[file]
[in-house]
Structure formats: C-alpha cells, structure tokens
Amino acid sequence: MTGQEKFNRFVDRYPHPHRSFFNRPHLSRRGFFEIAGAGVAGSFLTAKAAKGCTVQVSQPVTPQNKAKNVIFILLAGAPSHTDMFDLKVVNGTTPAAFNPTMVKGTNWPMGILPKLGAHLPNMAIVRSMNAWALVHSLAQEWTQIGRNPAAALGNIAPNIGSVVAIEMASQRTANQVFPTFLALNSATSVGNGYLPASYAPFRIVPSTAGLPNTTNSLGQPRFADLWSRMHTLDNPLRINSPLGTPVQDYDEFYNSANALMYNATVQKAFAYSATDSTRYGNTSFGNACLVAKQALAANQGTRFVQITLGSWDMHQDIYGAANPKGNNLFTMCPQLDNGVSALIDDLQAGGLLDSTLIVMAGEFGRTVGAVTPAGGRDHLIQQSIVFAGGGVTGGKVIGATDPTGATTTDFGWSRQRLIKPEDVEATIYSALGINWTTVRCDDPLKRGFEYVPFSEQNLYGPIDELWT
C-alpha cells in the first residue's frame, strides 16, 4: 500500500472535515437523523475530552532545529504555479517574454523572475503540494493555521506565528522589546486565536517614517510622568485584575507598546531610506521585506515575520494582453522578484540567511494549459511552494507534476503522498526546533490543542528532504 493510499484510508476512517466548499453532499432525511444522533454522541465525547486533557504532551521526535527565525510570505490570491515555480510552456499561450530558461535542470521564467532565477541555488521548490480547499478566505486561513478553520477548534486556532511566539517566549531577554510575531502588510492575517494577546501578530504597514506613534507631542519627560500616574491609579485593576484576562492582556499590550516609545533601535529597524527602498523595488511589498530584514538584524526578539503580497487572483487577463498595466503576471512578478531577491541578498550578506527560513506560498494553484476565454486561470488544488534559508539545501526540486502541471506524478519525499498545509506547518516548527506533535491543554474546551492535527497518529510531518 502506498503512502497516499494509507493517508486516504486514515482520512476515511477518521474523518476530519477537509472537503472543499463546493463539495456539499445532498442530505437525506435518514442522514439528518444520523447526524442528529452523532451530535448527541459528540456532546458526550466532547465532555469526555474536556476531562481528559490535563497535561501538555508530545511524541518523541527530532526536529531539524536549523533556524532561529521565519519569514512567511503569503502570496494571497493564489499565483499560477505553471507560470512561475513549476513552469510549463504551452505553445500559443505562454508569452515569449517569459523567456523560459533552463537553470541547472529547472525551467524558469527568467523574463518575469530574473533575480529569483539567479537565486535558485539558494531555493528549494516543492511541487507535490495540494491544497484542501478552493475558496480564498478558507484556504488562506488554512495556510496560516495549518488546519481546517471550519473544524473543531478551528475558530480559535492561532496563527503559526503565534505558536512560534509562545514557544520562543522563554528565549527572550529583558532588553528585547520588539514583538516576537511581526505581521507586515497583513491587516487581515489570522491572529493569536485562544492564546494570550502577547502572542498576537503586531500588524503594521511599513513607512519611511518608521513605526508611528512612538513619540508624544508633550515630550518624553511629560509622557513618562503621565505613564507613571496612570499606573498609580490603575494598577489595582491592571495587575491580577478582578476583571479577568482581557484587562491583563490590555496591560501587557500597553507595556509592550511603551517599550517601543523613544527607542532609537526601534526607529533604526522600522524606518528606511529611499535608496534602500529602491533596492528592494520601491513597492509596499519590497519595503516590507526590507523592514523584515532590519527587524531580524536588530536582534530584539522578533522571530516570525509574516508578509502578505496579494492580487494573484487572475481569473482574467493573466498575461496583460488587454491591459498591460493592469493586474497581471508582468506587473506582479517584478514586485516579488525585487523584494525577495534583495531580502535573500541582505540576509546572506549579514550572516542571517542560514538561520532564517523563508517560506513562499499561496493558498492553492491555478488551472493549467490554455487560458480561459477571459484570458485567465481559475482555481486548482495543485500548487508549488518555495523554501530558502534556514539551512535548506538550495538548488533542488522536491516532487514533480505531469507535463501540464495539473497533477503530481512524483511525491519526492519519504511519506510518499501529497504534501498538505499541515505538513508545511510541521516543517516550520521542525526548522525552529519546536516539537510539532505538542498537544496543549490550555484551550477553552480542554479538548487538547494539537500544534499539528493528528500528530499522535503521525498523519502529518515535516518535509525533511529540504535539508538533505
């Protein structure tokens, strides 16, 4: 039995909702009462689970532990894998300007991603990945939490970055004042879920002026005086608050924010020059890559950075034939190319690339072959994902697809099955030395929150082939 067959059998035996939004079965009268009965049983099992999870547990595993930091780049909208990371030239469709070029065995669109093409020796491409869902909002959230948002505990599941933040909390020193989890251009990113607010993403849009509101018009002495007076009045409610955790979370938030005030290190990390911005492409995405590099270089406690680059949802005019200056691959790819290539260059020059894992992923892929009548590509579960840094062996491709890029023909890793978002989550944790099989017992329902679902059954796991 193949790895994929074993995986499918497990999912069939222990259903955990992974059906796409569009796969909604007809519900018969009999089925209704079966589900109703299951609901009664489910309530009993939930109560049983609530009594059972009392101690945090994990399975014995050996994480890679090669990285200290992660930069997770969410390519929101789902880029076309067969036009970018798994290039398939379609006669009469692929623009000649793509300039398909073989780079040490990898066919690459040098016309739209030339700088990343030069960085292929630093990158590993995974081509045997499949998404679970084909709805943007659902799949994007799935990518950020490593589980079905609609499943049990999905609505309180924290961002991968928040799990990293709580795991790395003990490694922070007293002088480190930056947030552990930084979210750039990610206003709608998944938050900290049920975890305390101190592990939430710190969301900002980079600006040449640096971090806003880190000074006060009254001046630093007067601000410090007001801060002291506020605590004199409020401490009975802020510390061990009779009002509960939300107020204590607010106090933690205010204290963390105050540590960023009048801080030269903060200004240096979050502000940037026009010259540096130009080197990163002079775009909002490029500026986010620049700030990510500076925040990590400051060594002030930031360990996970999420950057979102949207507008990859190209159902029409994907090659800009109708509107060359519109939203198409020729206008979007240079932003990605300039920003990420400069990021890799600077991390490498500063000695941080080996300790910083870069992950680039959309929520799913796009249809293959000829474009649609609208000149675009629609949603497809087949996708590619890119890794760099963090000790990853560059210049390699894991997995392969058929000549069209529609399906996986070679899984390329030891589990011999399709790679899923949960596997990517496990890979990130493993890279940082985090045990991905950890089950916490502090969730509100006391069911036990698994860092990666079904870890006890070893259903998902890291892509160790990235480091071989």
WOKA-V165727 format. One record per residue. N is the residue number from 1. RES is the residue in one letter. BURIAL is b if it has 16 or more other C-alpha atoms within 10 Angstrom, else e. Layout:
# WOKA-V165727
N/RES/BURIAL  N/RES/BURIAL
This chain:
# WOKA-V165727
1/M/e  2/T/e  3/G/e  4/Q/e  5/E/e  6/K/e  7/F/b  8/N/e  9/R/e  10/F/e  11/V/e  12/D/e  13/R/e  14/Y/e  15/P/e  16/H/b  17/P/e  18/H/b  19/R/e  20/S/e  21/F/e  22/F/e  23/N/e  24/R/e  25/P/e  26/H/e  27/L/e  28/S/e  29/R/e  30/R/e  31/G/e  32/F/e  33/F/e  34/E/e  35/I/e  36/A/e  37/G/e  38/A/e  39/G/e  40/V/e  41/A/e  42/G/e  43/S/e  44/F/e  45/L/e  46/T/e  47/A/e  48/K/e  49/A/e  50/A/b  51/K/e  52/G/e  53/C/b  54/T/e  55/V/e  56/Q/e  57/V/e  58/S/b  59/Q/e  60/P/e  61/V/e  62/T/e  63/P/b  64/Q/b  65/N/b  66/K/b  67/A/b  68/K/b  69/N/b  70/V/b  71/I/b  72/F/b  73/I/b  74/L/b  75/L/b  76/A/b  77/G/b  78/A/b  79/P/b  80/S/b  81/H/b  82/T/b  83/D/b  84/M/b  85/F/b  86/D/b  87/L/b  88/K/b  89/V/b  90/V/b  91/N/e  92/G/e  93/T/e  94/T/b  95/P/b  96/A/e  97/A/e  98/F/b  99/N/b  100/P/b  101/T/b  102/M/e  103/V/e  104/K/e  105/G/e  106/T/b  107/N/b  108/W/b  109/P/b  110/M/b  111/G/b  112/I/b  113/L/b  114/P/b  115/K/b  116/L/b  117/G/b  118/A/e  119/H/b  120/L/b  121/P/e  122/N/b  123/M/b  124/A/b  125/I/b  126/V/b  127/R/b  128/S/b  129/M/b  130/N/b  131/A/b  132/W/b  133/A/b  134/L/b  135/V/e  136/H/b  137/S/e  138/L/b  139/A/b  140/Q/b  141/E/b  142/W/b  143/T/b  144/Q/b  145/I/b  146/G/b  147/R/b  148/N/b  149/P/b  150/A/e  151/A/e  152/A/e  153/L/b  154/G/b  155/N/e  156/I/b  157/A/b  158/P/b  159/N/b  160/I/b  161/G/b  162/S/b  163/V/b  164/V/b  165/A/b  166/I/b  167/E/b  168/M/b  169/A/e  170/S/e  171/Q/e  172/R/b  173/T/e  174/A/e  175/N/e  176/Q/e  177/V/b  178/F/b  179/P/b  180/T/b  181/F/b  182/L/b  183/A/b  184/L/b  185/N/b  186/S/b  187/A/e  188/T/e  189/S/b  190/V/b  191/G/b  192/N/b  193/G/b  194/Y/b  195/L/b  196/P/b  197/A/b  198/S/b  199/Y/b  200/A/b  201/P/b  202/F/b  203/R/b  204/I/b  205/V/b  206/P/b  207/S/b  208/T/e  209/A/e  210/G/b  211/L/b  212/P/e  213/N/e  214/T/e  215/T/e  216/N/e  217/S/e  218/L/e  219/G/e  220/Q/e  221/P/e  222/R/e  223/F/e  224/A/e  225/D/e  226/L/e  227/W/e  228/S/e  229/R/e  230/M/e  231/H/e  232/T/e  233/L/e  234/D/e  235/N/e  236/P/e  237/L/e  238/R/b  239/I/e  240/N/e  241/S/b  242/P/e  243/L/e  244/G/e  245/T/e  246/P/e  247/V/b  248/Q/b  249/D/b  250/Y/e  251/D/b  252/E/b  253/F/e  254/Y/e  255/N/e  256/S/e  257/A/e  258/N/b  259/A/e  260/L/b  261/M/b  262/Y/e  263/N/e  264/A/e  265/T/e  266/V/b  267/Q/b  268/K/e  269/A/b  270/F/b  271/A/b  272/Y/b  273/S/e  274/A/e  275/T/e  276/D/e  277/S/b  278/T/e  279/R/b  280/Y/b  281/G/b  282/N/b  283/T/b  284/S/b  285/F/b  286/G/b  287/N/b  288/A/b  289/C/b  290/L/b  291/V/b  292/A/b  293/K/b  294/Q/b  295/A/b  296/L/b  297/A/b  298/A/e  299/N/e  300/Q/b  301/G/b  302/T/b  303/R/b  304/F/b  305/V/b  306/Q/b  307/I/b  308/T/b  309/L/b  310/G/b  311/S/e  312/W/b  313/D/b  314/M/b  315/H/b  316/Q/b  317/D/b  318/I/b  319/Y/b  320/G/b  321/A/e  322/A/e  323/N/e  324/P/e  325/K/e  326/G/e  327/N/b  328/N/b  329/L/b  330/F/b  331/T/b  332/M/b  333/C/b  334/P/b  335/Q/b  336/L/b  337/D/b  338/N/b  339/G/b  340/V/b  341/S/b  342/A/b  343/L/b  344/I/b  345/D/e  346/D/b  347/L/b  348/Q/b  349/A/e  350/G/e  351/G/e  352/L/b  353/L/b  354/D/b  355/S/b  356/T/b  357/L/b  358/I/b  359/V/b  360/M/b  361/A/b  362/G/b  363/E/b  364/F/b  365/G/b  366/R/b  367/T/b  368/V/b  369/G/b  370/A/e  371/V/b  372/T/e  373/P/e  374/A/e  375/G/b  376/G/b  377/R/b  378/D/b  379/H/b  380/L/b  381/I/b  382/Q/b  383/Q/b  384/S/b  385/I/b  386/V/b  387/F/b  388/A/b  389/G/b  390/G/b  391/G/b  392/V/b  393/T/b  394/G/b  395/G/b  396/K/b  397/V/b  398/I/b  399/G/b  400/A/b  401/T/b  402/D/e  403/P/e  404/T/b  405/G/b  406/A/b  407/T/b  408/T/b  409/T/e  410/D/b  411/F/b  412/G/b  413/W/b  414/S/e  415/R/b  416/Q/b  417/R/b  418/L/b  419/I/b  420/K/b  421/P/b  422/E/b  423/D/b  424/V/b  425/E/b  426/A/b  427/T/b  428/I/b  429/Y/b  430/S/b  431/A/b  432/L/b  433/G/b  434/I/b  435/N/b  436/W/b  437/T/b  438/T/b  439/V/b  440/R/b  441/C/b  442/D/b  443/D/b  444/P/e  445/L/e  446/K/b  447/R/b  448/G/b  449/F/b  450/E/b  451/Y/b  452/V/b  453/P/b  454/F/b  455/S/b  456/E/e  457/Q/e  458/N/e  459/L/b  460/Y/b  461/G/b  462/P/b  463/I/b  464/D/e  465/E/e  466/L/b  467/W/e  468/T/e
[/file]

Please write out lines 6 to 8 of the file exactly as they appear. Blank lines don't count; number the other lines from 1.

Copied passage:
WOKA-V165727 format. One record per residue. N is the residue number from 1. RES is the residue in one letter. BURIAL is b if it has 16 or more other C-alpha atoms within 10 Angstrom, else e. Layout:
# WOKA-V165727
N/RES/BURIAL  N/RES/BURIAL